The familiar is...well....familiar! We all like the familiar. We're happy with it, it's comfortable, it's easy. We know it well, we withdraw to the familiar when things aren't going well. We are drawn the familiar when we need comfort or affirmation.
And herein lies the problem. How do you grow? How do you get differing opinions if you aren't challenged?
Quote to think about
"If you're dumb, surround yourself with smart people. If you're smart, surround yourself with smart people that disagree with you." -Isaac Jaffe, SportsNight.
Still The Same...
When I was a part of the American Institute of Architects (AIA) Large Firm Round Table for CIO's, one of our members asked that we get involved in the recently (at the time) formed Association of General Contractors (AGC) BIM Forum. The first one I went to was in North Carolina, and subsequent ones were in Florida, Tahoe, Kansas City, etc. But after a while, I stopped going to the BIM Forum. I wasn't getting anything out of it. Why?
The same people saying the same thing. I don't know if this was by design or not, but it was the by product of the group in my eyes.
Now, it's just an example. So if you are from the BIM Forum, please don't take offense to my opinion...it's just that: my opinion. I could use one of a whole bunch of similar examples: local user groups, industry groups, technology conferences that do the same. There's always an 'alpha group' of the same people doing similar things.
It's easy to get into Groupthink...which is "a psychological phenomenon that occurs within a group of people, in
which the desire for harmony or conformity in the group results in an
incorrect or deviant decision-making outcome. Group members try to
minimize conflict and reach a consensus decision without critical
evaluation of alternative ideas or viewpoints, and by isolating
themselves from outside influences."
When you get into talking to the same people talking about the same thing in the same manner and the same context, one can get real stale real fast. You can't grow.
Branching Out To a New Idea
Many years ago, I tried to commit myself to be more 'agnostic' with my approach to technology. I wanted to be open to multiple ways of doing things in multiple technology platforms versus my 'old familiar.' I grew up Bentley. I know many right now are leaning or grew up Autodesk or other vendors when it comes to my AEC background, and that's fine. I was also a Bentley (and Autodesk) reseller at one point in my life. So, it's easy to fall into the evangelistic role for a product, and it's easy to get into a "every problem is a nail when all you have is a hammer" approach. When I moved into management, I made it a goal to step back, and be less "Bentley" and more holistic....look at it from another angle.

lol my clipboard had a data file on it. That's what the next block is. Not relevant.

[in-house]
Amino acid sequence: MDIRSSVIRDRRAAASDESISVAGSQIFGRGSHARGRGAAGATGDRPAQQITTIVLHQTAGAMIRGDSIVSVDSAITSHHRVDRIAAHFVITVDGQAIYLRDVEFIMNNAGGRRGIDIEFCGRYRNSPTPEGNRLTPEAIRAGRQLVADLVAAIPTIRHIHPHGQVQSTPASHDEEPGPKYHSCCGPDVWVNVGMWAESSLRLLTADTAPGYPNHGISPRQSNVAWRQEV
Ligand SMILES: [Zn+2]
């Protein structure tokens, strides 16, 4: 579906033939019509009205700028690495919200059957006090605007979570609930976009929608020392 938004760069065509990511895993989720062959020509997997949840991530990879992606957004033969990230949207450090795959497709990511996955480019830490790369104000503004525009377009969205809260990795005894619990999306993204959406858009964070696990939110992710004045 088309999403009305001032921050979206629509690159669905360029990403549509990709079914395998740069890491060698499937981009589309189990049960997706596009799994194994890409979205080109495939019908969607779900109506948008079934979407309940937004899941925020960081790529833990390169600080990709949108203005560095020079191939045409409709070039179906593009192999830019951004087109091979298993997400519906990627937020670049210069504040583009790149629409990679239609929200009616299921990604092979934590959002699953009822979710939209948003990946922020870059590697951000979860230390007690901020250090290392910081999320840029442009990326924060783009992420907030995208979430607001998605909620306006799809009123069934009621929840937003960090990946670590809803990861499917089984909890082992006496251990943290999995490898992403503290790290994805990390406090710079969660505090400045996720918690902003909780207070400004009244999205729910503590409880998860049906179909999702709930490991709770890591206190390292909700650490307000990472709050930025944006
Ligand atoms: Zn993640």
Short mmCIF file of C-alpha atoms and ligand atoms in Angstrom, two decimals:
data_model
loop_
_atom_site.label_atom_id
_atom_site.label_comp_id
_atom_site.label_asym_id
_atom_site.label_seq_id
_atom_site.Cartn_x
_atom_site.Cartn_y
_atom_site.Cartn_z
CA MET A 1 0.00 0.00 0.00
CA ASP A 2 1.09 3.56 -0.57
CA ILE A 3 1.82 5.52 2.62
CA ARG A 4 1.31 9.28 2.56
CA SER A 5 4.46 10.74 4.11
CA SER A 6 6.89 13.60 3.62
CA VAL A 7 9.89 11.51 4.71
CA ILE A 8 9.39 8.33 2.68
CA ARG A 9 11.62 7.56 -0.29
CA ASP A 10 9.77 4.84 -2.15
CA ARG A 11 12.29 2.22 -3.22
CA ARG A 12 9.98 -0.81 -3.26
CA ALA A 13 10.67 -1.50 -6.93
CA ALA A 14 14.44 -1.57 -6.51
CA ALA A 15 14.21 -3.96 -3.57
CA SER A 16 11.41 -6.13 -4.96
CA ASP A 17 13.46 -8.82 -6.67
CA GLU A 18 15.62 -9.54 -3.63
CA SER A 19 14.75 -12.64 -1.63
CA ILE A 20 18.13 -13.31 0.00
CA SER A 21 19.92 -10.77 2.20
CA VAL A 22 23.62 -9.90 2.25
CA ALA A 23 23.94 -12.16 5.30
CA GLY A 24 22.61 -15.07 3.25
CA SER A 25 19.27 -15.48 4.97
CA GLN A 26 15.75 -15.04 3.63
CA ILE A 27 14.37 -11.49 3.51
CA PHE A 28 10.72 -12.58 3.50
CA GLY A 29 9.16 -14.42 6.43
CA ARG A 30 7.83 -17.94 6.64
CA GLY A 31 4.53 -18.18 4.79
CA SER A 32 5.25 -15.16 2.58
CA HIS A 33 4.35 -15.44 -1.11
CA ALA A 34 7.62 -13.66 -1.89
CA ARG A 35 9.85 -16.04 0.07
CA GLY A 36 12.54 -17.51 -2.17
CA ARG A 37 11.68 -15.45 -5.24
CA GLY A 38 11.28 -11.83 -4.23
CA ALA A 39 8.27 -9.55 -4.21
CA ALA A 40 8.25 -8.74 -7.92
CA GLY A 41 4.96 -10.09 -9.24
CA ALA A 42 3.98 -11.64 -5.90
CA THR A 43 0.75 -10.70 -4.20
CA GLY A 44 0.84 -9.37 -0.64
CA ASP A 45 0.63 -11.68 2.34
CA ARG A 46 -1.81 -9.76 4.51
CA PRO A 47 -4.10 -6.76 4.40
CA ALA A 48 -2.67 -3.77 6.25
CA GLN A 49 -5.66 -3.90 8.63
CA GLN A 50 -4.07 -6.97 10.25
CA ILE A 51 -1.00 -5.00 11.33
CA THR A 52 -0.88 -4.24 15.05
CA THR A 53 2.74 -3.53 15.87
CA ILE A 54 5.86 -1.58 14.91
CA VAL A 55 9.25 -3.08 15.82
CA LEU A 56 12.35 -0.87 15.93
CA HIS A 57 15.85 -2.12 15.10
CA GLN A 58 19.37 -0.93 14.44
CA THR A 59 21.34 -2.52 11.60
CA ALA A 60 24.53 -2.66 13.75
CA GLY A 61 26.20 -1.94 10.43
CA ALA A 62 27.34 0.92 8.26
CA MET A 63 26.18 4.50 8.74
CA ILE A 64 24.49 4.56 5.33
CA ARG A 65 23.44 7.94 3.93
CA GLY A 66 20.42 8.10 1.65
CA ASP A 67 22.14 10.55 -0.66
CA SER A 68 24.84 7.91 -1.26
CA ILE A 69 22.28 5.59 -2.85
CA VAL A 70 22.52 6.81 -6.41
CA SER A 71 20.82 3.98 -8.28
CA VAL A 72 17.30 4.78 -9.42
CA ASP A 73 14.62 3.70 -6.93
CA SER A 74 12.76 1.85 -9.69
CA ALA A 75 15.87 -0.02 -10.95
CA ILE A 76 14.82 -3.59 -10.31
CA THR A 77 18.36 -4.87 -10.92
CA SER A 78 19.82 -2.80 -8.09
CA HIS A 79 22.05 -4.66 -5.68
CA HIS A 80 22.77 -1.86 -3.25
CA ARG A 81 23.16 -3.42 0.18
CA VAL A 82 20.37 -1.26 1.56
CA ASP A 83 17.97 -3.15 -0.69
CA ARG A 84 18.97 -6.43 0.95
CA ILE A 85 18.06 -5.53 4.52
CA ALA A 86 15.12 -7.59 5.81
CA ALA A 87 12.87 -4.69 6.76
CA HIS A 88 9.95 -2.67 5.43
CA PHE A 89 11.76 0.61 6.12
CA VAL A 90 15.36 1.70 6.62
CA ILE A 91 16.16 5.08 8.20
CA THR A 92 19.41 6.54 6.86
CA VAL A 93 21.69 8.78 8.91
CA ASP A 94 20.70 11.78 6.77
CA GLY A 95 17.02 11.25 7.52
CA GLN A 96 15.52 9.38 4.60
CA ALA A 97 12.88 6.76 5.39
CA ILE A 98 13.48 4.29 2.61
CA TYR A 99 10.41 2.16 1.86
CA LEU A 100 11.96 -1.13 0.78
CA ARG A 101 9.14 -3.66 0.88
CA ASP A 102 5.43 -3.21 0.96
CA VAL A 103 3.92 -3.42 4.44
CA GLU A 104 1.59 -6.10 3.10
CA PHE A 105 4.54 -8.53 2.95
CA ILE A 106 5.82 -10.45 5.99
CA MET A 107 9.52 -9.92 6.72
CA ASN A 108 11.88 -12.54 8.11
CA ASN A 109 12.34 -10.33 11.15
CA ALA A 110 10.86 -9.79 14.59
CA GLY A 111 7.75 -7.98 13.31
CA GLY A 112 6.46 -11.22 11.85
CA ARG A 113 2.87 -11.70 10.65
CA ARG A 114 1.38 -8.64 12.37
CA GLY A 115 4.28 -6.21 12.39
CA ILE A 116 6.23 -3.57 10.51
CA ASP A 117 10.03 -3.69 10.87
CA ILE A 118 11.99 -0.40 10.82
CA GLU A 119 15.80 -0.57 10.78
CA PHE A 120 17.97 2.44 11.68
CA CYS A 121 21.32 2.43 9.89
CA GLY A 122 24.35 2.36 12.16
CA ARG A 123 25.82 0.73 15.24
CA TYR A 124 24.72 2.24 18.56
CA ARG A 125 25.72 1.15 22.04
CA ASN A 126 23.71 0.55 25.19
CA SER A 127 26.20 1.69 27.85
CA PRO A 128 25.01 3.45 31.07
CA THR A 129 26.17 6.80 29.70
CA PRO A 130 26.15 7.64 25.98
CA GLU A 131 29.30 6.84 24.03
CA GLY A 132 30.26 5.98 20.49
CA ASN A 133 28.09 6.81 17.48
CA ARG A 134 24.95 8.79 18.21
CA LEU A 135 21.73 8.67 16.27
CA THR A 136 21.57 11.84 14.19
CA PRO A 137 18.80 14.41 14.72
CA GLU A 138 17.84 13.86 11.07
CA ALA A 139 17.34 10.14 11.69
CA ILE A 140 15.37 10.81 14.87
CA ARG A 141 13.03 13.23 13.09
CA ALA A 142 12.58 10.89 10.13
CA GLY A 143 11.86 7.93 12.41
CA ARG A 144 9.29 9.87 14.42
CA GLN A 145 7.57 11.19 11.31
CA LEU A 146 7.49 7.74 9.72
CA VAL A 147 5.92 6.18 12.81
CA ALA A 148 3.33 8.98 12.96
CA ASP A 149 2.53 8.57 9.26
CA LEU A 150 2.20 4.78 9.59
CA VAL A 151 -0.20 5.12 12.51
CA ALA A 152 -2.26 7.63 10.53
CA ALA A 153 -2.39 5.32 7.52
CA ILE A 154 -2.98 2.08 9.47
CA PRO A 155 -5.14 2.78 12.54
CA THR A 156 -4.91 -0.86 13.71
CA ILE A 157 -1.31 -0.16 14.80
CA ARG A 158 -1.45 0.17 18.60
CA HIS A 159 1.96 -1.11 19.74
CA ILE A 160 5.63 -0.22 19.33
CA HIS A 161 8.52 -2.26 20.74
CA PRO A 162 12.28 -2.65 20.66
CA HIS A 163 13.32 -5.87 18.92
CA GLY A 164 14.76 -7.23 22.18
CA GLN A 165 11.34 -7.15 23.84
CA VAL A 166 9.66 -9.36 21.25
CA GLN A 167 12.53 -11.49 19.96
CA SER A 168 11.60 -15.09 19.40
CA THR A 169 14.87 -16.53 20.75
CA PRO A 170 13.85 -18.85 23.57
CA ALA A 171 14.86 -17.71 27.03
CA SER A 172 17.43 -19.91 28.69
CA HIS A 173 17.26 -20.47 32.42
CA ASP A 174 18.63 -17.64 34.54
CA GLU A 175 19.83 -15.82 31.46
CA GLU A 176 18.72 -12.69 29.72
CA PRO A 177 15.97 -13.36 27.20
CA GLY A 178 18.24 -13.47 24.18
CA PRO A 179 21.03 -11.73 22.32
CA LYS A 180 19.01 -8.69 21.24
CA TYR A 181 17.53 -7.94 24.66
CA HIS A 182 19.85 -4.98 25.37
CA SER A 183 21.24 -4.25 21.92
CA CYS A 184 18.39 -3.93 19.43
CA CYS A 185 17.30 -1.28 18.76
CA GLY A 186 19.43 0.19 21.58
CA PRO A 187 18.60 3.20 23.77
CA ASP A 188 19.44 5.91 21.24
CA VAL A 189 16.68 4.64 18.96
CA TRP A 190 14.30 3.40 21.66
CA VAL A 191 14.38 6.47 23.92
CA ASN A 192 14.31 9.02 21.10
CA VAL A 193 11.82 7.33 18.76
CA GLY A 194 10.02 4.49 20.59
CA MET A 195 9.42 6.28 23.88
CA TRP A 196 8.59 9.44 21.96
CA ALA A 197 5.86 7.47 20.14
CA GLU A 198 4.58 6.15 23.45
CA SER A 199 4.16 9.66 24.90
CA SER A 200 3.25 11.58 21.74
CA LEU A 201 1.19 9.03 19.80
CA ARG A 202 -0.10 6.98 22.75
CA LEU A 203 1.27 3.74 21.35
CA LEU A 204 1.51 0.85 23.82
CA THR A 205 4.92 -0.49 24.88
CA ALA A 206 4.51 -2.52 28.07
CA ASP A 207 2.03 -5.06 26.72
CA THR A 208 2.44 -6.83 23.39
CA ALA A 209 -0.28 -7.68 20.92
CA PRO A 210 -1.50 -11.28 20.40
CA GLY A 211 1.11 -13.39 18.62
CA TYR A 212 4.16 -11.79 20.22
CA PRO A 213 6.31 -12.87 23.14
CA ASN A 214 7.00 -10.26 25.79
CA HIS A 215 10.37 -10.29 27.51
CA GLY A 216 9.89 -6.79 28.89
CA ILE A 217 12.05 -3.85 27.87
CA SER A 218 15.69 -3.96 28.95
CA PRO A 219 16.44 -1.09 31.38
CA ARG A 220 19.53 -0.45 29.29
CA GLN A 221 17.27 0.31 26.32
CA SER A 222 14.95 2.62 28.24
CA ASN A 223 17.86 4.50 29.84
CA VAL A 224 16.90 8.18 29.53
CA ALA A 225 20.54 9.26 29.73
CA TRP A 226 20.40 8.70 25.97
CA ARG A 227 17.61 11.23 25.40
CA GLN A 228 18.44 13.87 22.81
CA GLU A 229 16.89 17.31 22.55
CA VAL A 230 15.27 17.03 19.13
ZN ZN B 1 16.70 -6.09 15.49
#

So I went to...Autodesk University. The differences in approach, in content, in speakers, in many things to what I was used to was very palpable. Each vendor's conferences has their strengths and challenges. But the fact that I was a staunch Bentley user going to Autodesk University is the key here....and what did I learn?
Well, I'll admit: I don't necessarily go to AU to learn keystrokes and function/features. I go to learn other things. Things like presentation styles, people skills, networking, conference ideas, technology on the show room floor that may apply to me and my firm, global work-sharing ideas, and a host of things I may not have learned at my familiar conference with the same people.
I got out of my comfort zone, and went and looked around at what else was going on. I chose to look at something different, and learn.
This year, I am going to the Revit Technology Conference Design Technologists conference. Now, I am no longer a primary Revit user (nor was I ever primarily a Revit user.) But I'm going. Why? Get out of my comfort zone. Go and get a different perspective. See how others in other platforms deal with the same problem. Will it change my mind to use Revit in my field? No. probably not, as I am in the process piping world now. I don't see Revit as a fit for what we do. Is that OK? Sure it is. Not a fit for everyone...
But the RTC group has smart peers that have similar problems: technology adoption, change management, chase the sun engineering or global work-share, and a host of other things.
Now, and please take this as constructive criticism and tongue-in-cheek ribbing, but I hope the RTC users will be the same in trying to get out of their comfort zone. People who have passion for their way, their tech, their whatever....seem to trend towards "My way is best, why would you not do <insert "thing" here.>" I used to be this way....my preferred technology, all the way, 100%, nothing else matters, and you were dumb if you thought elsewhere.
Now, I call myself "agnostic, with preference." And by going to other places that don't work around or with my preference, I am learning that many of our problems are similar, many of our solutions are similar, and we can learn from each other, no matter our preference.
Make the Change that you are on the Brink of
My challenge to you: get out of your comfort zone. Don't only go to your familiar...go to a conference or a user group that uses something you don't (or may never) use. See what they do, see why they do it. Don't go there to sell your way, or to be smug about your choice...go there in the spirit of learning. We are all smart people, we all have our way, we all do things for reasons. Instead of looking down, why not ask "why"?
Going solely to the same session at the same conference every year listening to the same people talk about the same or similar things is familiar, it's comfortable, it's affirmative...it also makes you stagnant.
Get uncomfortable. Go learn. Go grow.
Song Lyric Referenced:
REO Speedwagon - Roll With the Changes